The film's young male stars found themselves literally wide-eyed about another special effect, specifically the spooky blackening of their gaze that indicates when they're characters are using their warlock powers. The effect was achieved through the insertion of special contact lenses.
"Putting them in sometimes hurt," says Taylor Kitsch, who played the role of Pogue. "And after a long time, they could completely irritate your eyes, causing them to water a lot. But they also helped in terms of getting into character, and being in the moment. Once they were in, you just felt like there was something else going on… like you were someone else."
Harlin was equally rigorous in the precision with which he approached the non-effects details of the film's look. "In terms of the colors we used, the outfits that the actors wore, the way we lit the sets, the way we shot the scenes, we were very deliberate," he says. "I didn't want to just document the events for the audience to experience. I wanted to take the audience's hand and lead them on a journey. I really wanted them to be there and experience the story in a precise way, and hopefully create exactly the right mix fear, excitement and enjoyment."
Gill felt right at home with this type of stylized composition, having recently completed Maurice Richard, a biopic of the famed Montreal Canadiens hockey player, for which he received a Jutra Award nomination for Best Cinematography.
"With THE COVENANT, we were trying to achieve a look that is kind of soft," Gill says. "It isn't a hue you see a lot nowadays. There are a lot of movies that are very blue. This is not blue, but it's kind of a stark, dark tone with a desaturated color scale. Not a lot of colors are popping. It's a little bit like a Vermeer painting with very soft light."
The film's many low-light settings presented unique challenges for the crew, says the director of photography. "When I read the script, I knew it wasn't going to be an easy shoot. When every scene you read begins with 'night, night, night, exterior forest, car driving, rain, lightning,' you know it's going to be tough. It took a lot of people to prepare the sets; we used multiple cameras and we had to light three kilometers of forest some nights. That's a lot of lighting and a lot of crew."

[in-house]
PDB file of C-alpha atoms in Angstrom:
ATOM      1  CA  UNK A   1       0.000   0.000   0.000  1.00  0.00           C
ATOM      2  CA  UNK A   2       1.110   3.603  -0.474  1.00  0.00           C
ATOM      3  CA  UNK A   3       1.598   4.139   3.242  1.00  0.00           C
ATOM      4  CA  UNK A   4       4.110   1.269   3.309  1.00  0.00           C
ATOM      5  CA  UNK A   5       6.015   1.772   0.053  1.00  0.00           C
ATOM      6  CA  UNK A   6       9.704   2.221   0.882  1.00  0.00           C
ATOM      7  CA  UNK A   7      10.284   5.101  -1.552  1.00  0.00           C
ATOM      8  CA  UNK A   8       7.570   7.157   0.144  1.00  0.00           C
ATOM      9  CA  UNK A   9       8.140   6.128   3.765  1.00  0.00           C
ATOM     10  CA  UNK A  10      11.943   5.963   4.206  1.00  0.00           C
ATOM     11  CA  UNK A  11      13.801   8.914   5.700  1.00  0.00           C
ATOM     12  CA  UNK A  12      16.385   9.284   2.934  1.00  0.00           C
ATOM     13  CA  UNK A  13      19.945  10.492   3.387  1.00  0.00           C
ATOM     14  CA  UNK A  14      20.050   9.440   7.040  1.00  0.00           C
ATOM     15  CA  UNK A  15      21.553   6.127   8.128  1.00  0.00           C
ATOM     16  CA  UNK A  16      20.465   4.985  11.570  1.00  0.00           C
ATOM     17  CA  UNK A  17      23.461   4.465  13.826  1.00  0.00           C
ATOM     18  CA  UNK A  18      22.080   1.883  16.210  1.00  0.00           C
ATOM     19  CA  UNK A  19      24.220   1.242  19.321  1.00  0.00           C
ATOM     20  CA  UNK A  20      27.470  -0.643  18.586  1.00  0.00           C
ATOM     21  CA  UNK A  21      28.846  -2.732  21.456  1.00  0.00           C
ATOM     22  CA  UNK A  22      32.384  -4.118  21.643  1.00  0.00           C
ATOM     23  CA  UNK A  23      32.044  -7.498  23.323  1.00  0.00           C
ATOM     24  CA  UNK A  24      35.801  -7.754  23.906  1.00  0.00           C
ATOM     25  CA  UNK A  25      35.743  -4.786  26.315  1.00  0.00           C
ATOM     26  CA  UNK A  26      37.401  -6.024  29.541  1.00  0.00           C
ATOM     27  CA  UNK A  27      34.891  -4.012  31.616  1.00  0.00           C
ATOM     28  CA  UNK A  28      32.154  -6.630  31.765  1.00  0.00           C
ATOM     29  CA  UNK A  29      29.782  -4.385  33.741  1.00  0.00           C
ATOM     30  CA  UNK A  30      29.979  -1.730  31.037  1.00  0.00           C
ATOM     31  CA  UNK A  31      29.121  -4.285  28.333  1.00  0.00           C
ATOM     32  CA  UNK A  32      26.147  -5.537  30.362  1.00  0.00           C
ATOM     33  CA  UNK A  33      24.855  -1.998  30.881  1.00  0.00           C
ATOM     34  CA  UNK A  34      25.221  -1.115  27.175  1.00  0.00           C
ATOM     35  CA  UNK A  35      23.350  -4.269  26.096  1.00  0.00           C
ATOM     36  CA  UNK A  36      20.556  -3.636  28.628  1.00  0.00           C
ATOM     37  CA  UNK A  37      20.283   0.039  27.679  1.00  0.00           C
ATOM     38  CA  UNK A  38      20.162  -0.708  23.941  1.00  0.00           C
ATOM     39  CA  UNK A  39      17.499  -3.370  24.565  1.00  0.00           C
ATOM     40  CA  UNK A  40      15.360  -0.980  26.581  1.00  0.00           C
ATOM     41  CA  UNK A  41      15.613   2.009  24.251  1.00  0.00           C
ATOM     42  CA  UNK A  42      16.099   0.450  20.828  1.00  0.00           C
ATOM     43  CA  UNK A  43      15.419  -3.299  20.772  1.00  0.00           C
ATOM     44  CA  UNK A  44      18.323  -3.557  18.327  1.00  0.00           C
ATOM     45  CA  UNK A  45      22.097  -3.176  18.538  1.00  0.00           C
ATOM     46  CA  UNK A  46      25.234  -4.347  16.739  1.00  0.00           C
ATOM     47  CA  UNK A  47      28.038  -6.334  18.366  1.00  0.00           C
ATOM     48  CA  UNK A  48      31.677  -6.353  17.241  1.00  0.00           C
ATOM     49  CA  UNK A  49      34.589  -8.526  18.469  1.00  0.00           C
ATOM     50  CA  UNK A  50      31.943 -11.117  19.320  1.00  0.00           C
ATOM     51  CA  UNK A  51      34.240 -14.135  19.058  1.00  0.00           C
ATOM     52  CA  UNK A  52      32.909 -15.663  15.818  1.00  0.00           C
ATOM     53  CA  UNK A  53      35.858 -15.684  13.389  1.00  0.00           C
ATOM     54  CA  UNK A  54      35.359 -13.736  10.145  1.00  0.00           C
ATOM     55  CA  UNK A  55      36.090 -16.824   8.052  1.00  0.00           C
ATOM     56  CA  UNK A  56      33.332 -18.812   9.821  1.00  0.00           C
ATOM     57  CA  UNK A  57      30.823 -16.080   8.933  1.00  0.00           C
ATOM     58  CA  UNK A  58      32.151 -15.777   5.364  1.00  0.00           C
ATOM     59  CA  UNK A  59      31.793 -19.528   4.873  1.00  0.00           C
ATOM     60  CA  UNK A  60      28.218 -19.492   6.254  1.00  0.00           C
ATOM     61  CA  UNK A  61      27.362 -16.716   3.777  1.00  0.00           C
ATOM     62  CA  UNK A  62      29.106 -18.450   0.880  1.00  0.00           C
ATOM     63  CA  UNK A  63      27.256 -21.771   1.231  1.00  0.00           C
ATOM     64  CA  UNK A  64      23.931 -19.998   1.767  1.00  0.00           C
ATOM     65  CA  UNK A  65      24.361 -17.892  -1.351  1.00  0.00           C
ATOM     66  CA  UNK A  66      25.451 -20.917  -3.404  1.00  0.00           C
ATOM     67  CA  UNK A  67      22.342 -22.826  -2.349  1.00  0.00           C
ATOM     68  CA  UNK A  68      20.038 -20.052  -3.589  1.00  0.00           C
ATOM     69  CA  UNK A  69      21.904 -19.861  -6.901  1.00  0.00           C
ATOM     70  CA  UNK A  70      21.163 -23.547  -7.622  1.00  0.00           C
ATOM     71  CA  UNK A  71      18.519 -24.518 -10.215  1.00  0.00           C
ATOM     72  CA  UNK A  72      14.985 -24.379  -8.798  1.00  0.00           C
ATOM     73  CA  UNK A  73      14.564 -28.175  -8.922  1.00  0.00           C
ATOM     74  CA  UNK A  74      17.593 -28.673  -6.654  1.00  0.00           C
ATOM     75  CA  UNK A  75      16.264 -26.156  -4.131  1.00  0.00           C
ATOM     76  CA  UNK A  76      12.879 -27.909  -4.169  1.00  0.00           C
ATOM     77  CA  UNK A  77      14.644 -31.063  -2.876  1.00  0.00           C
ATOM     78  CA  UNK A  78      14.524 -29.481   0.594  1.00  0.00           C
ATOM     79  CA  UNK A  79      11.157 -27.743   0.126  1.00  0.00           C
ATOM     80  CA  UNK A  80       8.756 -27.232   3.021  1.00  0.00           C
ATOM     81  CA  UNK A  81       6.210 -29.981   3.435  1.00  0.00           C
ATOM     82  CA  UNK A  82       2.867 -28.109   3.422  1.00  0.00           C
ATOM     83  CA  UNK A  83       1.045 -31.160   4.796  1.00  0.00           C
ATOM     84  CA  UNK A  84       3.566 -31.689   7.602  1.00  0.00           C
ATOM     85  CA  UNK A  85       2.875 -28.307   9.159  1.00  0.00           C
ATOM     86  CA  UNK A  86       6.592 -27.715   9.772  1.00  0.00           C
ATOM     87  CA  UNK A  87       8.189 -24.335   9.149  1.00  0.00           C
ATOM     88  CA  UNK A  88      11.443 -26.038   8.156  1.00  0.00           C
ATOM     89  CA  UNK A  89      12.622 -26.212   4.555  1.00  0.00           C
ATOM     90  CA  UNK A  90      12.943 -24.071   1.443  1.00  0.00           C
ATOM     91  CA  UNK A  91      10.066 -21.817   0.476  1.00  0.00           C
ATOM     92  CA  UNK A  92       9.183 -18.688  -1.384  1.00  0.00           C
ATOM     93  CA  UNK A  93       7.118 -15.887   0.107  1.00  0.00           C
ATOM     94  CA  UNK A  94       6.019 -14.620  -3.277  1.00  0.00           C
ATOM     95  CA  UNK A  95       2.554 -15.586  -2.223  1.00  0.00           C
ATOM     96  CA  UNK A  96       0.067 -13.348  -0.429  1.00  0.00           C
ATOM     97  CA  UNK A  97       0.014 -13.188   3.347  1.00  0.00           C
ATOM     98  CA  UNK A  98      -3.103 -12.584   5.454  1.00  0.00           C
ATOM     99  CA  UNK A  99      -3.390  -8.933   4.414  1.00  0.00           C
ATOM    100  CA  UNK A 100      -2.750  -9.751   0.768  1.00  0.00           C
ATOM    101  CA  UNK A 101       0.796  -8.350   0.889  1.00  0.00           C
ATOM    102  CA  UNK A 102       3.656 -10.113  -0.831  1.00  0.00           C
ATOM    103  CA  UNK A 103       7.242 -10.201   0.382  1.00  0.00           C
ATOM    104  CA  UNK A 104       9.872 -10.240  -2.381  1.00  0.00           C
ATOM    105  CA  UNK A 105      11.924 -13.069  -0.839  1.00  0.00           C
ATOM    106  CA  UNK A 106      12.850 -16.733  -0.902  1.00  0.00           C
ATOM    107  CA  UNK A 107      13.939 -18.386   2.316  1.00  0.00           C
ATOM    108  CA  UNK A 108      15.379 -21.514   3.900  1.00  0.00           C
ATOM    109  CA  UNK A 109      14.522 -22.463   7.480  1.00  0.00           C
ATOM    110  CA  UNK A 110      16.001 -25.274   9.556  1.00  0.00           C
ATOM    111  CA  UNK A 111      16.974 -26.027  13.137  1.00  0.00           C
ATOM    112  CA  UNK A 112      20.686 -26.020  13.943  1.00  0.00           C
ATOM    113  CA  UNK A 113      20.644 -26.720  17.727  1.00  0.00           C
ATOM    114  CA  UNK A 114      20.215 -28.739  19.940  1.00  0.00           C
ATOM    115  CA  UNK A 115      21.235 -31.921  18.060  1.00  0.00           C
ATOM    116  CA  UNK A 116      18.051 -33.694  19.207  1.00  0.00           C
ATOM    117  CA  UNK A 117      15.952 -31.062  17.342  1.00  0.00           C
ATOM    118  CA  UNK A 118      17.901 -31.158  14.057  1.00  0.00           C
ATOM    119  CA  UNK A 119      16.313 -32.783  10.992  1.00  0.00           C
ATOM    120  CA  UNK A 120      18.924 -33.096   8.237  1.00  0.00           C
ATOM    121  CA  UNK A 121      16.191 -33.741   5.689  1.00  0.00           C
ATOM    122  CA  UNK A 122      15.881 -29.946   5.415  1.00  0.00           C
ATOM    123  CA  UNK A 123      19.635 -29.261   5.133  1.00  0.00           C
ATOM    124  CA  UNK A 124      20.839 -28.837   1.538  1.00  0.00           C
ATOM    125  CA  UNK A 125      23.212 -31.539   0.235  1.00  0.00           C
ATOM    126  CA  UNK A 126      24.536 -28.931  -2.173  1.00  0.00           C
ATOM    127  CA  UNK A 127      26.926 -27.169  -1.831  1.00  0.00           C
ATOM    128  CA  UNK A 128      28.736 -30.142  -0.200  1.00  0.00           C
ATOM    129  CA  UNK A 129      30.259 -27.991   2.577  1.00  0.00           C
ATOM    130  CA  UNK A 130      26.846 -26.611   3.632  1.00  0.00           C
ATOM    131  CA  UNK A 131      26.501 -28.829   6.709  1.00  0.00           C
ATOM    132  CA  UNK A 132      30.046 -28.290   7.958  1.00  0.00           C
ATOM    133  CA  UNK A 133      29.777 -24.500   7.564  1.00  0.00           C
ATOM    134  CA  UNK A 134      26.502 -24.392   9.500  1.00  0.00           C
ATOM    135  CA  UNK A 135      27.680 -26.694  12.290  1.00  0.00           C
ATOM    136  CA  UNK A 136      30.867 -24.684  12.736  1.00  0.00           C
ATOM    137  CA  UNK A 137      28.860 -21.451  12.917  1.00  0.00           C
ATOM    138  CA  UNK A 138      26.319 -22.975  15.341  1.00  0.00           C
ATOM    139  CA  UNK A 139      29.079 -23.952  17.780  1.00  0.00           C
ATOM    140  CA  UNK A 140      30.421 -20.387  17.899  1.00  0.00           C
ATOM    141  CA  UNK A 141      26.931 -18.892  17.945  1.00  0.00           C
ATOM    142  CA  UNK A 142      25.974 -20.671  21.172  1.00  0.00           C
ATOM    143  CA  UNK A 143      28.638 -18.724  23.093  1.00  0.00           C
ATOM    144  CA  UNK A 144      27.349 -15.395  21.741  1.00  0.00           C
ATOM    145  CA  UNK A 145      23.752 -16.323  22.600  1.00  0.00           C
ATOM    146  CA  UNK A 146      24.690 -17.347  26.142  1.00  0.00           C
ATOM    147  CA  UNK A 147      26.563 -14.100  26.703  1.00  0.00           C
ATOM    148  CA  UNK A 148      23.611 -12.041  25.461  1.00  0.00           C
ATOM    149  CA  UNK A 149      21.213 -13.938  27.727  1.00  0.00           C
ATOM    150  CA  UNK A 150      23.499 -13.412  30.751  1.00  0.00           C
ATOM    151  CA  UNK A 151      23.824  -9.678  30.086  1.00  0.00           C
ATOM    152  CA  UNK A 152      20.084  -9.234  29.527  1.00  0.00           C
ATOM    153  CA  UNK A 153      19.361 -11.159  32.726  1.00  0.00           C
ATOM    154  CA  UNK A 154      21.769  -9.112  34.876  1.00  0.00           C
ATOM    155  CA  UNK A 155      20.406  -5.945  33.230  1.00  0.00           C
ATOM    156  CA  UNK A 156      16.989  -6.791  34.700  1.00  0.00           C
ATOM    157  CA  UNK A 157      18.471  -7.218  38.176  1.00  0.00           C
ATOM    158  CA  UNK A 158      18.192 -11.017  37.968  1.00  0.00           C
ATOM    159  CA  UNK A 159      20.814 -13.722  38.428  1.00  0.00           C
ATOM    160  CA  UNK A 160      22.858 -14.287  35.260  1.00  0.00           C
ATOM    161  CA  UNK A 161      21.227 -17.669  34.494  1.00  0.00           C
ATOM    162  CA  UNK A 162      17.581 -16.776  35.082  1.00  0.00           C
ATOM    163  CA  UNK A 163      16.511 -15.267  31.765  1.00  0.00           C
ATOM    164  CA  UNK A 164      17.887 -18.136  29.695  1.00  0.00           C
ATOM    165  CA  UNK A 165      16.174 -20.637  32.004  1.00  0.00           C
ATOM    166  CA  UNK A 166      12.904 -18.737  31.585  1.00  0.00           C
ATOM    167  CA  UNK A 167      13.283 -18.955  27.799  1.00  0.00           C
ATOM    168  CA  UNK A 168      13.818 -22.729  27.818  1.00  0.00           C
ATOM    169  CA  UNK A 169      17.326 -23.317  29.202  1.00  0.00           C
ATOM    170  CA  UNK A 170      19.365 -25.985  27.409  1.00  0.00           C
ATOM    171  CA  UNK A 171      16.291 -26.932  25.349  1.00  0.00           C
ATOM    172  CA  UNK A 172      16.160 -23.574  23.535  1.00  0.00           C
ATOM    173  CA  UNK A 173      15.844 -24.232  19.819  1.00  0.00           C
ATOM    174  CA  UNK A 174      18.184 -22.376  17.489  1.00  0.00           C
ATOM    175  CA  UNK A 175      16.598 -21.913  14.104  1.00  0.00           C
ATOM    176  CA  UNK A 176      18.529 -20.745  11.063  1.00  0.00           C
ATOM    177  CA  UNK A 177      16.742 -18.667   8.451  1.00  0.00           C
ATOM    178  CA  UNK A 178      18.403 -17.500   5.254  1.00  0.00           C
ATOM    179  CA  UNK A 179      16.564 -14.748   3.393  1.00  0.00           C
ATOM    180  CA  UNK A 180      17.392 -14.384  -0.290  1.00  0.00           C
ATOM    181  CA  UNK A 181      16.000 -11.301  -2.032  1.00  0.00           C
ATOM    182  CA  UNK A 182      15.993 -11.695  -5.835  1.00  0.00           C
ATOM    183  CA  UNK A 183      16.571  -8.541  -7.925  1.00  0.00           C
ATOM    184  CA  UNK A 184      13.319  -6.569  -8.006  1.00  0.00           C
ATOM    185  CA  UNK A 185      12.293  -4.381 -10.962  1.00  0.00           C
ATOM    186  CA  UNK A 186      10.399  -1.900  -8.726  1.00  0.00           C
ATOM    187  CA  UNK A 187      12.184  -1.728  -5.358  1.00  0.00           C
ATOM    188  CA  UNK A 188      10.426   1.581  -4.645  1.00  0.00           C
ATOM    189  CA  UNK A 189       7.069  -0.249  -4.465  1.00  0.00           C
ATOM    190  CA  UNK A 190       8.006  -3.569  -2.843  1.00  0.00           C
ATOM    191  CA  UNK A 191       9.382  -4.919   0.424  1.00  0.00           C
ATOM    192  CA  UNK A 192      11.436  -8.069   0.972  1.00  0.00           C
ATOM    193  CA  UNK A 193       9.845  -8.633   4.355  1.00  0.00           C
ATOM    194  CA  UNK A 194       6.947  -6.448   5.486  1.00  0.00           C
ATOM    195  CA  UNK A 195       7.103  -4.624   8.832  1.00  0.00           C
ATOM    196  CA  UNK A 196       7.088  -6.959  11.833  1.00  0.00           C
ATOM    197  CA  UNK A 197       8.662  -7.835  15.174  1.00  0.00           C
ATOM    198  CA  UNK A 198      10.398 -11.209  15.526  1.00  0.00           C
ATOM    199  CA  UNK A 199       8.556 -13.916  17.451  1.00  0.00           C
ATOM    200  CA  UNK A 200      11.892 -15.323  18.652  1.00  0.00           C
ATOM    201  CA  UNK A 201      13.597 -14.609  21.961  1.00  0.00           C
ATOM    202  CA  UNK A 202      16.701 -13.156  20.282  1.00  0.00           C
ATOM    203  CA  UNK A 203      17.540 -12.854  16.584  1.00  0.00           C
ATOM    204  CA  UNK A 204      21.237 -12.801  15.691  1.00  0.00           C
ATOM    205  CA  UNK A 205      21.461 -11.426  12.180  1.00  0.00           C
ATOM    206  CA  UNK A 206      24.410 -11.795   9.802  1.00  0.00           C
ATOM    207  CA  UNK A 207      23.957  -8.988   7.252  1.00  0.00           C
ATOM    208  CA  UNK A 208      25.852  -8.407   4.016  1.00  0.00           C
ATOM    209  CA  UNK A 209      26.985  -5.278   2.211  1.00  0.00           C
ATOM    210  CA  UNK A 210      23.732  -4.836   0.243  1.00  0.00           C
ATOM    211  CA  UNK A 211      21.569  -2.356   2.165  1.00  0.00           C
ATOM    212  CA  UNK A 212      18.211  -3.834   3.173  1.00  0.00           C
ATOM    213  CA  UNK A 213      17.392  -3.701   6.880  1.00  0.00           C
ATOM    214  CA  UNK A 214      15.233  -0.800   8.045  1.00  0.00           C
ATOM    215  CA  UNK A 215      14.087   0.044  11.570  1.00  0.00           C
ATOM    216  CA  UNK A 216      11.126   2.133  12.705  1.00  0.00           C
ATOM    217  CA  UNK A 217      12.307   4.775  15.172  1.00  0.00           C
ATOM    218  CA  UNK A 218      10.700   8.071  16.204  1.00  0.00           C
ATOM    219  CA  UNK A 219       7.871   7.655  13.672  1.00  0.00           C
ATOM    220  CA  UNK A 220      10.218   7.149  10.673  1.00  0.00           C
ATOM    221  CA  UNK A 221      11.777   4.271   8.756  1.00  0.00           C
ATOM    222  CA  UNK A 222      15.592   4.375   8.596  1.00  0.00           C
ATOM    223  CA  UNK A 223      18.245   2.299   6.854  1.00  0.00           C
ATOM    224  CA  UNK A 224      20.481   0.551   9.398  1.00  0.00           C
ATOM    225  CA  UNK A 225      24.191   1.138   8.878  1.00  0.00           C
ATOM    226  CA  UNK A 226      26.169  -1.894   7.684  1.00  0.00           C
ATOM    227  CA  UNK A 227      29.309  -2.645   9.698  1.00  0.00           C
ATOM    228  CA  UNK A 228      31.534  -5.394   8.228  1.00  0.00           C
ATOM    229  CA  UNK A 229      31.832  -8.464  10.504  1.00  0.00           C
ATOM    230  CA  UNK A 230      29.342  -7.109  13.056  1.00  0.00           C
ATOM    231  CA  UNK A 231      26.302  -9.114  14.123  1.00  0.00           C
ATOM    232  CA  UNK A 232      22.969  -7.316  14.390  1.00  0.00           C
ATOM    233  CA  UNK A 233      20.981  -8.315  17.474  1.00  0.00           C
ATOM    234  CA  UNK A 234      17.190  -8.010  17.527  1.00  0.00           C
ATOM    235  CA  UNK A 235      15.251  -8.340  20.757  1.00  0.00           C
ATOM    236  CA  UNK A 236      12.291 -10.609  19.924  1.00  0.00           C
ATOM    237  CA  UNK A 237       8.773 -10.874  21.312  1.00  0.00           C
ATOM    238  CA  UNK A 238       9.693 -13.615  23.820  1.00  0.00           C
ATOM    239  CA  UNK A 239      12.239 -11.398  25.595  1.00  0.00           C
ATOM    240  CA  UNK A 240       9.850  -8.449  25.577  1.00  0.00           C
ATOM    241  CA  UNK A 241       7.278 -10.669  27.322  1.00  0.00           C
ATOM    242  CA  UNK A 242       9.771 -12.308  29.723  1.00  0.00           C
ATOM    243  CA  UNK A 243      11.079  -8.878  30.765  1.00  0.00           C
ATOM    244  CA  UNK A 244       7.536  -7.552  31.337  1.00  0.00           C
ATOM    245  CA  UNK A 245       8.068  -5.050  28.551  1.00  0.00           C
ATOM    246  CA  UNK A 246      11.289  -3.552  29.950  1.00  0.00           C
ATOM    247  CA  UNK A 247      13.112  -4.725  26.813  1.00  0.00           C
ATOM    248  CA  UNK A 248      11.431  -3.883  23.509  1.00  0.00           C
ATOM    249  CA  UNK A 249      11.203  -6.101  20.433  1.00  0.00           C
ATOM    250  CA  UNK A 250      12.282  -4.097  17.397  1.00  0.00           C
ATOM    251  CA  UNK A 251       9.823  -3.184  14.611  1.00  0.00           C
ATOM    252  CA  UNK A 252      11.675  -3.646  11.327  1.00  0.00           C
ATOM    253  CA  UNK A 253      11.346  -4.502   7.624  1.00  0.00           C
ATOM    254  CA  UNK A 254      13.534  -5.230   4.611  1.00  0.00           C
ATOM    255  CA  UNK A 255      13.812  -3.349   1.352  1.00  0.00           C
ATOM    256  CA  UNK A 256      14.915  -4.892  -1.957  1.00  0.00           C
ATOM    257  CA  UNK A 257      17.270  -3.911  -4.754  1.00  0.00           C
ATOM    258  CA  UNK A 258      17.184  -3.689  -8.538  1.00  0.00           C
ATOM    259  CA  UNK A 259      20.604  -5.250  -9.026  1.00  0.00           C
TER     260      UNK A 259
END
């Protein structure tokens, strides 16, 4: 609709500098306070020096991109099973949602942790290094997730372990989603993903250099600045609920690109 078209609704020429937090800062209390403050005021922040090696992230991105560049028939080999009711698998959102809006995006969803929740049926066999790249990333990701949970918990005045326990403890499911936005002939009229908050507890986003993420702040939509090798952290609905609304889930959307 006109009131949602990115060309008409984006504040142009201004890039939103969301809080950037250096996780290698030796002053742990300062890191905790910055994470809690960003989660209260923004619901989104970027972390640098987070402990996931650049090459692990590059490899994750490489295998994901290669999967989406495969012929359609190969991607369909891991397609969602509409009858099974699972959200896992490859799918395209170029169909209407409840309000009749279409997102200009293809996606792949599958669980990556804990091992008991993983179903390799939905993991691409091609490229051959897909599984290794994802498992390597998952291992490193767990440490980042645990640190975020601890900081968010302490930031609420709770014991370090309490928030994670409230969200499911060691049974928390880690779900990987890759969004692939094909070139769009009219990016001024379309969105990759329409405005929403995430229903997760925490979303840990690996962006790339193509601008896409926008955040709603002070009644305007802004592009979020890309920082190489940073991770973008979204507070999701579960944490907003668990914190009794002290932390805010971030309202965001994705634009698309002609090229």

"Sometimes we were shooting outdoors all night long," recalls Gill. "It would be four or five o'clock in the morning, and it's, like, three degrees out, but it's supposed to be a summer party. And Renny had 250 kids out there dancing and emoting--convincingly--as though they're really having a great time when they were freezing. Then, of course, there was the rain, the lightning… and the mud. There was so much mud at one point we were in puddles up to our knees and still trying to work the dollies. But you will want to see this film!"
Harlin was also meticulous about finding the perfect shooting locations. "We were counting on the sets and scenery--in particular the high school--to ground the movie in a particular style that we are trying to create," he says. "So we spent a lot of time finding a school that really felt like New England, but which also had a very gothic and special look to it."
Executive producer Lamal adds: "Montreal offers a great sense of verisimilitude to New England. We found the location for Spenser Academy, for example, in Lennoxville, in the Eastern Townships. It had this perfect, red brick, New England Anglo kind of look to it, which was exactly what we were looking for. We also found some great interiors in mansions at McGill University and around the city. It's a beautiful, diverse city."
But for all of Harlin's painstaking preparation and acute attention to detail, the director's passion and sense of adventure shines through in finished product, says Gill. "He's a very fun guy and that's important, because he could still maintain a good energy while making the film. This is something the audience doesn't get to see, but they will feel it.
Read a Q & A with James McQuaide was the Visual Effects Supervisor on The Covenant.
CASTING A SPELL
When it came to selecting THE COVENANT'S gorgeous ensemble cast, the filmmakers agreed to focus on finding the best emerging talent rather than turning to established stars.
"The great thing about working with young actors," says Harlin, "is that they are so eager and so excited and so passionate about what they're doing. They don't go back to their trailer and hang out, talk on the phone with their managers and get yoga lessons. They're actually on the set with you, they're excited about the whole process of filmmaking and they never get tired of trying new things. That really builds a kind of a family feeling.
"I needed really talented young actors who were on the brink of stardom. From hundreds and hundreds of candidates we found a group of actors who have the talent to pull these characters off. Actors who have made movies before, but haven't really broken out…yet."